Proposed Dallas regulations that could forbid removing trees from home owners’ back yards are the target of opposition from the Homebuilders Association of Greater Dallas.
The Neighborhood Forest Overlay (NFO) plan, making its way through City Hall, is an additional step beyond tougher tree regulations already approved by the Dallas City Council in May.
NFO would be an optional step neighborhoods could take to retain trees. Supporters hope to reduce clear cutting that sometimes occurs when small older homes are demolished to make way for larger new homes.
New homes are replacing older homes now in many established Dallas neighborhoods with big trees.
Former Dallas City Councilman Bob Stimson is also a former Oak Cliff Chamber of Commerce President. He has been a builders’ advocate but also supports tree preservation. He supports the NFO plan.
“It’s a way for neighborhoods, on a neighborhood by neighborhood basis, to adopt the equivalent of a conservation district, to protect the trees inside their neighborhood,” Stimson said. “The Neighborhood Forest Overlay would allow each neighborhood to decide which trees get cut and which don’t get cut.”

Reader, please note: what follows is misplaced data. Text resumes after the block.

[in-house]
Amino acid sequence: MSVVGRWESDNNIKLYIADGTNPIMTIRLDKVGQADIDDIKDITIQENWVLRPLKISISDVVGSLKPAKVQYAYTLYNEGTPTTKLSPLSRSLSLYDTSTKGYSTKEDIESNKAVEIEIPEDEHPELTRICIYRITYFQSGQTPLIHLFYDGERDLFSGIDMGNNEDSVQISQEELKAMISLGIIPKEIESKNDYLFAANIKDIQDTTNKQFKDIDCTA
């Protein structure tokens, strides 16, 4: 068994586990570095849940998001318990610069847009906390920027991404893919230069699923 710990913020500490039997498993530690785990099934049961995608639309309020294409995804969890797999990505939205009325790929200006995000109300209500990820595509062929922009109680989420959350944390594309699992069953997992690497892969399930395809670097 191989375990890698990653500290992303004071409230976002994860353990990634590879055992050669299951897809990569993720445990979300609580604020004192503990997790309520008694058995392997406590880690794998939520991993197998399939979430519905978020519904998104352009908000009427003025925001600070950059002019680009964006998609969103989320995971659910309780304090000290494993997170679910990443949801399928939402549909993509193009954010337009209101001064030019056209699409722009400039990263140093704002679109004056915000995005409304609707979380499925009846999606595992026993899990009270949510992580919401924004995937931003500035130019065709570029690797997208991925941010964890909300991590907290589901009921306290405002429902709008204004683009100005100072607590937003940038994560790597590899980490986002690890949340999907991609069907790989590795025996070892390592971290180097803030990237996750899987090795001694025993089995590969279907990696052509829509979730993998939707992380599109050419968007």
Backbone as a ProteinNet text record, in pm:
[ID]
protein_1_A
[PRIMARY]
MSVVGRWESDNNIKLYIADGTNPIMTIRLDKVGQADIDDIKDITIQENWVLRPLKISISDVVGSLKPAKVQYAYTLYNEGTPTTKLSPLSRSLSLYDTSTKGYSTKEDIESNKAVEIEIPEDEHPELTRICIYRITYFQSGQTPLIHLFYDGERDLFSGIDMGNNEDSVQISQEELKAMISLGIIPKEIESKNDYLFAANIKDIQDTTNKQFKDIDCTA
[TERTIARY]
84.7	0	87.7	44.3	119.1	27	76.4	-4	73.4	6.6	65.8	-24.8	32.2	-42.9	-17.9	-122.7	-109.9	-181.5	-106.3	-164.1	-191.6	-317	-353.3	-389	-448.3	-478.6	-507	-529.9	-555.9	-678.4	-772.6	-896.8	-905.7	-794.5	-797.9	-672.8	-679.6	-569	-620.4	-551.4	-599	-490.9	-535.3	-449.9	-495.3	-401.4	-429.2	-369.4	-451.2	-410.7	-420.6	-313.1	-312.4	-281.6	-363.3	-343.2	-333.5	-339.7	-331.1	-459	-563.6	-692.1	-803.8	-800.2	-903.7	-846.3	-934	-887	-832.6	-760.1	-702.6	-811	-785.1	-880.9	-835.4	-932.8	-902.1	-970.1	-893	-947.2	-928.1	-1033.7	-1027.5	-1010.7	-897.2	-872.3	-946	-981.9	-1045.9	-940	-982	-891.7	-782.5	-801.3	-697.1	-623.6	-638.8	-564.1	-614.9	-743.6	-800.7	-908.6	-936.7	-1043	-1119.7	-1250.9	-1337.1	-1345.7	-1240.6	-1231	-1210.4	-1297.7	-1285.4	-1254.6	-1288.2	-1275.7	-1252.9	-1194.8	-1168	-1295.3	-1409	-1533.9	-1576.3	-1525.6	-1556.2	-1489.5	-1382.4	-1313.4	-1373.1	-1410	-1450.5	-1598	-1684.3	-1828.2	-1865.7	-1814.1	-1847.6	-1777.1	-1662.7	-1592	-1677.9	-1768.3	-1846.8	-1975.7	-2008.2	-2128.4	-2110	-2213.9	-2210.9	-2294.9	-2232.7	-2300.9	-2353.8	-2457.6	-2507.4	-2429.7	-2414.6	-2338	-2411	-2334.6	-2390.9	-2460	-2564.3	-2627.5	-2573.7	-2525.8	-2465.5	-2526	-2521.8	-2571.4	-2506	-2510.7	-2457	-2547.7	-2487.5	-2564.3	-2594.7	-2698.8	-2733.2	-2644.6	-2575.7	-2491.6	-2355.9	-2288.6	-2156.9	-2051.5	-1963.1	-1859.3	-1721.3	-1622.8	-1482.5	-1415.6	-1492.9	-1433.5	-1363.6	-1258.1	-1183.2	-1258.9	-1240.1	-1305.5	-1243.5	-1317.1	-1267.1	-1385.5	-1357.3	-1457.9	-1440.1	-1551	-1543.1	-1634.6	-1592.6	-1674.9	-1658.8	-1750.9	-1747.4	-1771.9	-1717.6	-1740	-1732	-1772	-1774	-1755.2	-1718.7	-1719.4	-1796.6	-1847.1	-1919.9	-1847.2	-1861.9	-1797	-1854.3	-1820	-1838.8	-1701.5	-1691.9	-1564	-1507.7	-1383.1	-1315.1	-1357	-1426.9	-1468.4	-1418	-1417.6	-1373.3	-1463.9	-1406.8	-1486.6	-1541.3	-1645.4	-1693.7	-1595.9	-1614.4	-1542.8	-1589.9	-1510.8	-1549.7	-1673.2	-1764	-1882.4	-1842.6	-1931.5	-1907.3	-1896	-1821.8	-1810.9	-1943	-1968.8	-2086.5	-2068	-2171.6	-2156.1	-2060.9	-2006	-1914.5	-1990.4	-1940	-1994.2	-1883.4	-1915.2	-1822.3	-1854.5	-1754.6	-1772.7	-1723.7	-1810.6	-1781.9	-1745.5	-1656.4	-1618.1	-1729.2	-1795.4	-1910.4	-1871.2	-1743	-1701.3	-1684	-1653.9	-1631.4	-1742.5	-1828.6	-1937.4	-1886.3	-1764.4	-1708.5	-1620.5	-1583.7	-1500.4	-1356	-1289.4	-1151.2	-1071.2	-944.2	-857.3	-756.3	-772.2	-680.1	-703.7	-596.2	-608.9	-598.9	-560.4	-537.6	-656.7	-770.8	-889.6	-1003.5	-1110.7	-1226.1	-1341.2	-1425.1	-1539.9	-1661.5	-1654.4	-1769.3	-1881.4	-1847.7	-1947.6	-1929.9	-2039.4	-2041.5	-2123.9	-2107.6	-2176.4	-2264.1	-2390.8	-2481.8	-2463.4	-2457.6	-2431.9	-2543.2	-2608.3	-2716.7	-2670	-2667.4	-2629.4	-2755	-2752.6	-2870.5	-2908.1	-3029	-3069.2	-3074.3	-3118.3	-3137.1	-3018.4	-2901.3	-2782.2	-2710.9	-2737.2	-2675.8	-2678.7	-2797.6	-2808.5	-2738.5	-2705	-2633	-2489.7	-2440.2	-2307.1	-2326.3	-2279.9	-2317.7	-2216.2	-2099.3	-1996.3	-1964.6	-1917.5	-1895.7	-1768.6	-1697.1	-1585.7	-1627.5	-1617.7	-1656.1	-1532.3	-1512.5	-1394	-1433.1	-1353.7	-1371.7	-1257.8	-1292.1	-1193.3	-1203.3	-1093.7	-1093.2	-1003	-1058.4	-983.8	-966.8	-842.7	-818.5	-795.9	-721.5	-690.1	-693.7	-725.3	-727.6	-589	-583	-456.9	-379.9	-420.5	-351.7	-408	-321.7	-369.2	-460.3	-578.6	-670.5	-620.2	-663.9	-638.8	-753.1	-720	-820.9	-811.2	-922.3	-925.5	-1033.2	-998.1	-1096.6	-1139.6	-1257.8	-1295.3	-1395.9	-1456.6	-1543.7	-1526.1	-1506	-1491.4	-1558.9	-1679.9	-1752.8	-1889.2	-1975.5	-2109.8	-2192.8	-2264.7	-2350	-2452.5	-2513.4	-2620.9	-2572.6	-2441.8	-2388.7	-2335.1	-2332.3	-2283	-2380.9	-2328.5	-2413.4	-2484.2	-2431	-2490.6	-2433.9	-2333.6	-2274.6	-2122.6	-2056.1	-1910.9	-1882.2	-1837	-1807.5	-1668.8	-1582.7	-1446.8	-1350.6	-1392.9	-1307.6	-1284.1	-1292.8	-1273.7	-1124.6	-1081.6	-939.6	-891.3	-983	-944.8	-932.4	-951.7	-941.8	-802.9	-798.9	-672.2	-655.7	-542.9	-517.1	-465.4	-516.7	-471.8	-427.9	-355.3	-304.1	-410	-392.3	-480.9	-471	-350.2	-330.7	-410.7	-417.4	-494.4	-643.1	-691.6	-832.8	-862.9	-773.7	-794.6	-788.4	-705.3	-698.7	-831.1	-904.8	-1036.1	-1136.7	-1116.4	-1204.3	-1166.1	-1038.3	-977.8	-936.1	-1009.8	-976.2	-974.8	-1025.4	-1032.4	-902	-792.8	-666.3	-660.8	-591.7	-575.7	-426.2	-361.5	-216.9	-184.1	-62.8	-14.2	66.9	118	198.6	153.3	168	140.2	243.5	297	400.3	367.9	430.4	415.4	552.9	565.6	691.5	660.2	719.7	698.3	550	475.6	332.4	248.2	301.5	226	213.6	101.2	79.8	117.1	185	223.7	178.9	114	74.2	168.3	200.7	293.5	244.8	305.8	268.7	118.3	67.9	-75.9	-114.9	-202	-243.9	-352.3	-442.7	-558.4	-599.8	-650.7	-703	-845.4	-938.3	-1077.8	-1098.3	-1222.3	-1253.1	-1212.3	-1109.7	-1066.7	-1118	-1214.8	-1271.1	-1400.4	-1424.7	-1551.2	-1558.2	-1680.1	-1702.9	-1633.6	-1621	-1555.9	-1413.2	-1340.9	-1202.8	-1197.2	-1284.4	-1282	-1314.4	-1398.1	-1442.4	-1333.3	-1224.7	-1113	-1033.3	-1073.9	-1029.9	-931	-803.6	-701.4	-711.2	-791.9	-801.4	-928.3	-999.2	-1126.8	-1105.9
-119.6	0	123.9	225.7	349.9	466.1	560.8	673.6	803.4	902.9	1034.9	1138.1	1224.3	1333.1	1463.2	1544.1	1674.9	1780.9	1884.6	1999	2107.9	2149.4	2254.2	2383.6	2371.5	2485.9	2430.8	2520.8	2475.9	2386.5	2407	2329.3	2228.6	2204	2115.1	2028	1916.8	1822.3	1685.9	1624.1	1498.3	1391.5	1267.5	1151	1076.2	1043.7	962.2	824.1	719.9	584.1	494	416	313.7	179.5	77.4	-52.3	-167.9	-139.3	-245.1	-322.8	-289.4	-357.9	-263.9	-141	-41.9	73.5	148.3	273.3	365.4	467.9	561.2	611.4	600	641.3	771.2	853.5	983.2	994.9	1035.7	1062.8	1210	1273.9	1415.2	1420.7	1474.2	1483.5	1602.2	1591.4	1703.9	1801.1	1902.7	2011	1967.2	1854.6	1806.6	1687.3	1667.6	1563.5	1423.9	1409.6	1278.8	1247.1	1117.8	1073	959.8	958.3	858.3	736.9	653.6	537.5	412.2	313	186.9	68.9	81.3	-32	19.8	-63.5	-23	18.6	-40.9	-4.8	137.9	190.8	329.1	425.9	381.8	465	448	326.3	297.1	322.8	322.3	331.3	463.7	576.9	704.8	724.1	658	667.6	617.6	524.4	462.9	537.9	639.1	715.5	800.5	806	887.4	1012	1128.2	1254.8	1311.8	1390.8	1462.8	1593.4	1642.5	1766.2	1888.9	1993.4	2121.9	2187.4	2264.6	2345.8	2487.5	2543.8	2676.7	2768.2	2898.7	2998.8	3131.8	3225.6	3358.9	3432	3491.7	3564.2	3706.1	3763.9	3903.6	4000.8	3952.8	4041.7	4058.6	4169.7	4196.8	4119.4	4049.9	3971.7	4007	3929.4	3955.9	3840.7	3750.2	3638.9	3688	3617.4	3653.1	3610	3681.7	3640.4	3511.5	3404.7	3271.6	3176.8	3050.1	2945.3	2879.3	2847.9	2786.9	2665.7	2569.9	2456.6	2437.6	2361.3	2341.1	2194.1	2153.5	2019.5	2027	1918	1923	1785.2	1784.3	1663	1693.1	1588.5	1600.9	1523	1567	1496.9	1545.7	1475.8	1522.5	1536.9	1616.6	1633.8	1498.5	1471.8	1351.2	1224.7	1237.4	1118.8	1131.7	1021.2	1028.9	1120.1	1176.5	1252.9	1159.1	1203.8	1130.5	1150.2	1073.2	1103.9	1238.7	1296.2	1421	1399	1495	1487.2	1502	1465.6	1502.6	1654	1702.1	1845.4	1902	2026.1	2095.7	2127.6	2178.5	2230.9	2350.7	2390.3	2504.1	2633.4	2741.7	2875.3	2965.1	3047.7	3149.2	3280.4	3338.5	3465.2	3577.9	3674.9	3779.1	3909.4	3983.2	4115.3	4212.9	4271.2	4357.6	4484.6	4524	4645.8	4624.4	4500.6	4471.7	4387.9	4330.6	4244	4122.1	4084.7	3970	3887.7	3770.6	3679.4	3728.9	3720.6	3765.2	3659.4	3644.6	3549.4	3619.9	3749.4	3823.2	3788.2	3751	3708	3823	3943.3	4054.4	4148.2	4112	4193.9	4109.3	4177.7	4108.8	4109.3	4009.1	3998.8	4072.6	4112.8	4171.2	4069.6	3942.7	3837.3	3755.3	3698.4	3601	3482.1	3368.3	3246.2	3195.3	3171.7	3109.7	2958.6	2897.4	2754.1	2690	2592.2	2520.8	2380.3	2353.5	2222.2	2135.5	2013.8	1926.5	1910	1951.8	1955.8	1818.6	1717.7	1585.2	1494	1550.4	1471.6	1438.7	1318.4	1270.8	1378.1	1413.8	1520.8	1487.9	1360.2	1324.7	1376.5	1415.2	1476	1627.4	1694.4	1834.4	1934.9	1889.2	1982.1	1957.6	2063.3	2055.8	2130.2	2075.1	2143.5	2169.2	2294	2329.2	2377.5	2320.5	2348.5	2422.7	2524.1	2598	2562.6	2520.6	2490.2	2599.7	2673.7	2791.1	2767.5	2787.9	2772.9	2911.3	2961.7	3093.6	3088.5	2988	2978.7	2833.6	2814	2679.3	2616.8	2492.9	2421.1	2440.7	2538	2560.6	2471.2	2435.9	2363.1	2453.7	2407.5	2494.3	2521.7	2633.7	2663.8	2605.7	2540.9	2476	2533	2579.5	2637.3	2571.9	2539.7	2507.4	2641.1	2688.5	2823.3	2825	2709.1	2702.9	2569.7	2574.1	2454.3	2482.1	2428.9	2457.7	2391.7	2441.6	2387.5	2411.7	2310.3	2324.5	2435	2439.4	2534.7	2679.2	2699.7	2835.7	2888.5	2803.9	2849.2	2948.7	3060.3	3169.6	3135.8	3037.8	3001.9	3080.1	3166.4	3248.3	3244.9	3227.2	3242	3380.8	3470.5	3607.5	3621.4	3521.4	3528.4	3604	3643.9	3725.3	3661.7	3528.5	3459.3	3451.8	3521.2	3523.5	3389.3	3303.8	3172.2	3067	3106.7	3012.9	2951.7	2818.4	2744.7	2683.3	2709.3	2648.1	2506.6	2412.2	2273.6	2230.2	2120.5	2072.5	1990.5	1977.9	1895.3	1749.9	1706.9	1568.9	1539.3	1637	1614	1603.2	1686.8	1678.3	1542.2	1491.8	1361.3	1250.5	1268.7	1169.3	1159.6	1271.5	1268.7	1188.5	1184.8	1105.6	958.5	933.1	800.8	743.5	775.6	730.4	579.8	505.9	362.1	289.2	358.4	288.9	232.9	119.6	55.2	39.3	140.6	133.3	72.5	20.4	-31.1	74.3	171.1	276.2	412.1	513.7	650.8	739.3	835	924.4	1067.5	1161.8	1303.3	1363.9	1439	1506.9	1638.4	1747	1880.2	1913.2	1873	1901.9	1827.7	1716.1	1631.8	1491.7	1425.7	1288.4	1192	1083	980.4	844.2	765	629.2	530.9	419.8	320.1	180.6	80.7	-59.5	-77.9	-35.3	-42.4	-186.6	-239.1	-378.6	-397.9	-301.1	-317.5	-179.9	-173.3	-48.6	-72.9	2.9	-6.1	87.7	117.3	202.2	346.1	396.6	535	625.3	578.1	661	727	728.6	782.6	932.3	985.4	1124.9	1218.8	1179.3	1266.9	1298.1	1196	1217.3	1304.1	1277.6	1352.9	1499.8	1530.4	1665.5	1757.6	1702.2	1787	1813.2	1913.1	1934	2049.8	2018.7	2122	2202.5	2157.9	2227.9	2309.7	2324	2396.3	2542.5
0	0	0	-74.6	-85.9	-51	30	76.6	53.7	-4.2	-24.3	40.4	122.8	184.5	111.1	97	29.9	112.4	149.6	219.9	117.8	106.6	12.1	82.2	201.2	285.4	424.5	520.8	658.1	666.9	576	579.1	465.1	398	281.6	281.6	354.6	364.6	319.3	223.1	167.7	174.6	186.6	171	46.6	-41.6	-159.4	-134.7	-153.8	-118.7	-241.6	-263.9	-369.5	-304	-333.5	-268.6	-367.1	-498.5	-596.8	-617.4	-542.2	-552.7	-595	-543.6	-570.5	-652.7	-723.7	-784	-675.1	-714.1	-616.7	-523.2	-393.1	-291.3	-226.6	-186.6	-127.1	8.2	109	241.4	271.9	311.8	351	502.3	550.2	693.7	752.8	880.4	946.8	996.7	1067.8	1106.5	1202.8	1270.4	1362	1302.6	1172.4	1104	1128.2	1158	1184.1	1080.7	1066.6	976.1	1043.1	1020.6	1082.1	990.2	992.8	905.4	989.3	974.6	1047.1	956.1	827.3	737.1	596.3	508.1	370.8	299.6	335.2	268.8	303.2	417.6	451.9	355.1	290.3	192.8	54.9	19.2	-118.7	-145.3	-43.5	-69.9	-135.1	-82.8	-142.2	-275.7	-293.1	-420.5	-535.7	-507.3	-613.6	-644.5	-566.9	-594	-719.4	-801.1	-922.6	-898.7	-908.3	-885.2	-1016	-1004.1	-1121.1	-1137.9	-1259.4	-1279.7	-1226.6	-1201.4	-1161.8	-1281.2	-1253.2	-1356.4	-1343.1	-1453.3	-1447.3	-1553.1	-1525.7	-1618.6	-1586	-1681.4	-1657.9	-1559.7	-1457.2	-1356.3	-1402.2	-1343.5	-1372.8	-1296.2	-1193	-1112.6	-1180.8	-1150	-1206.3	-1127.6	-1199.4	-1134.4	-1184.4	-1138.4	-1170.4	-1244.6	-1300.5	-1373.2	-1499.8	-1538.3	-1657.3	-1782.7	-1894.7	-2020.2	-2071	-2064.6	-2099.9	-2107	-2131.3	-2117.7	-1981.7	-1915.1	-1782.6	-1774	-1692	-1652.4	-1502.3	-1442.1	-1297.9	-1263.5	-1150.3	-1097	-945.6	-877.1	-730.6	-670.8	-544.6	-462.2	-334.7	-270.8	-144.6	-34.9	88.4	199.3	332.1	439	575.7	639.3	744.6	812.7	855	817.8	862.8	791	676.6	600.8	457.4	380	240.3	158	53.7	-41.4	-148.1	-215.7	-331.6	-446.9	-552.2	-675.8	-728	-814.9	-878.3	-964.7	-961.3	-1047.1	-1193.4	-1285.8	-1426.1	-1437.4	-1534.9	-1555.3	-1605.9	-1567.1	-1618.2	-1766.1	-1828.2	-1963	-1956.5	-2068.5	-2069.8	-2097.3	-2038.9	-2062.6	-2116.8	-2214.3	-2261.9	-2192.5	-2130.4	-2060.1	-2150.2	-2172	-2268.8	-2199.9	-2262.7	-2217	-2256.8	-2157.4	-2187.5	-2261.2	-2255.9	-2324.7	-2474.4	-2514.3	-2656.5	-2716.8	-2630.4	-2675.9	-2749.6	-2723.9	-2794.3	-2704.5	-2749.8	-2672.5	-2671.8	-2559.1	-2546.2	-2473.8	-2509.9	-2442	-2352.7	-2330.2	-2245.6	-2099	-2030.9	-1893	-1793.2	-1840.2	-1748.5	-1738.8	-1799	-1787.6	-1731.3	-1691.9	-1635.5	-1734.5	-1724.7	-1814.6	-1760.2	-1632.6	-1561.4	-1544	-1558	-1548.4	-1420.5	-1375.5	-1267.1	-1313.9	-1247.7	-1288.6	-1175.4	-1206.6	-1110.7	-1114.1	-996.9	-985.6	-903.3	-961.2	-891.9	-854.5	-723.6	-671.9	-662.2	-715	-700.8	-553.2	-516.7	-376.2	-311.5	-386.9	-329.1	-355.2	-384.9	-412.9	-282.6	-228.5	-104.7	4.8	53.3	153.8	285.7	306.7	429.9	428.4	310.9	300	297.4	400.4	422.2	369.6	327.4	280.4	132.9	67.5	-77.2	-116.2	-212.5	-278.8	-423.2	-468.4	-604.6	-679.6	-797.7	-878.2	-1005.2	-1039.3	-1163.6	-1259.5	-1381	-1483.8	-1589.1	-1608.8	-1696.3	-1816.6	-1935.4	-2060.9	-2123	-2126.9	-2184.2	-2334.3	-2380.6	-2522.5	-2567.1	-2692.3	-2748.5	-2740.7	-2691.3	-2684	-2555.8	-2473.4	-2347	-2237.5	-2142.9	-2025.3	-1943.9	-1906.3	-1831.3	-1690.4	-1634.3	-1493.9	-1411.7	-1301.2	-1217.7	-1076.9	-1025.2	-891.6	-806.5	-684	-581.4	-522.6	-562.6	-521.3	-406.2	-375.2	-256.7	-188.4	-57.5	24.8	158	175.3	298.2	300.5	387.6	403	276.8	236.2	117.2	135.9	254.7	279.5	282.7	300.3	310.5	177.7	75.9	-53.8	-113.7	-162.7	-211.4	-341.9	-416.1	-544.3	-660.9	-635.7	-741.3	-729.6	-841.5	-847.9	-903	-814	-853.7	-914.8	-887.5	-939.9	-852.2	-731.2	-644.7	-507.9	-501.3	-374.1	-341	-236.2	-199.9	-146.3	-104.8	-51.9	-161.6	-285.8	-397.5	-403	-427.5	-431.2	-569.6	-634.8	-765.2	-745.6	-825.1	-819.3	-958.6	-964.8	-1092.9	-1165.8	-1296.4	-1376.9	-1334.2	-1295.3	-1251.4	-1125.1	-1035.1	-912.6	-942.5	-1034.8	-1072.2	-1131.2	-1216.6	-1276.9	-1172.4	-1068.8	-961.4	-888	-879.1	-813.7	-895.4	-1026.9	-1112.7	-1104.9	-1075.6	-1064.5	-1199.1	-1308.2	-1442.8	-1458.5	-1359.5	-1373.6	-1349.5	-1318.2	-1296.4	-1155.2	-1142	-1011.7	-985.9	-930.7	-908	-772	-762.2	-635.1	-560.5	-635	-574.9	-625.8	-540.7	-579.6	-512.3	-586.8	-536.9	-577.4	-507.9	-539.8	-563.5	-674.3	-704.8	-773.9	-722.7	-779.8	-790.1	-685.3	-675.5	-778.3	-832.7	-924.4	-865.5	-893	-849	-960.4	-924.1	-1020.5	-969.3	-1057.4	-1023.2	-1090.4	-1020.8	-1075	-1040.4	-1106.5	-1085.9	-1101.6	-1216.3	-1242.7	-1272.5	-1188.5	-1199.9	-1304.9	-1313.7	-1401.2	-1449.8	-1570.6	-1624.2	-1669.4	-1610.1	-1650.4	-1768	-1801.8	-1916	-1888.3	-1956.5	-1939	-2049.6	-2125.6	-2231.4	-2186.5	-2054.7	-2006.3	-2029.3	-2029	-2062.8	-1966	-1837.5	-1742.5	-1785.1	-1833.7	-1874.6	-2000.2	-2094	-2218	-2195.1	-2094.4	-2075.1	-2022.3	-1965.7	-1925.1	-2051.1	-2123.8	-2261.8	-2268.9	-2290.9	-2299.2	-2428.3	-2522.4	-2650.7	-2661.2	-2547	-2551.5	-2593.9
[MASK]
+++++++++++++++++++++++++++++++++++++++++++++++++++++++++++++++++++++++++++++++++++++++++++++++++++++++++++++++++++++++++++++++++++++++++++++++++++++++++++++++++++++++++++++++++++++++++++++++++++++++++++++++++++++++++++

An individual neighborhood plan might forbid removing trees in the back yard of homes or simply add more protection to front yard trees.
Jeff Dworkin with JLD Custom Homes said that some trees are not worth protecting if they compromise the slab of a home.
“Builders do not just tear down trees unnecessarily. We want to leave the trees in. They help sell the house,” Dworkin said.
He said some varieties are more valuable than other trees and property owners should have the right to decide what trees to save. The rules would apply to existing homeowners and not just new home builders.
“This is a property rights issue. It is not an issue of old home versus new home. It’s really a property rights issue,” Dworkin said.
The measure is under review now by the Dallas Zoning Advisory Committee. The Dallas Plan Commission would also review it before any final action by the Dallas City Council so there is substantial time for more public input.
Stimson said the Homebuilders have some valid concerns that could be addressed with possible exceptions in the final NFO regulations.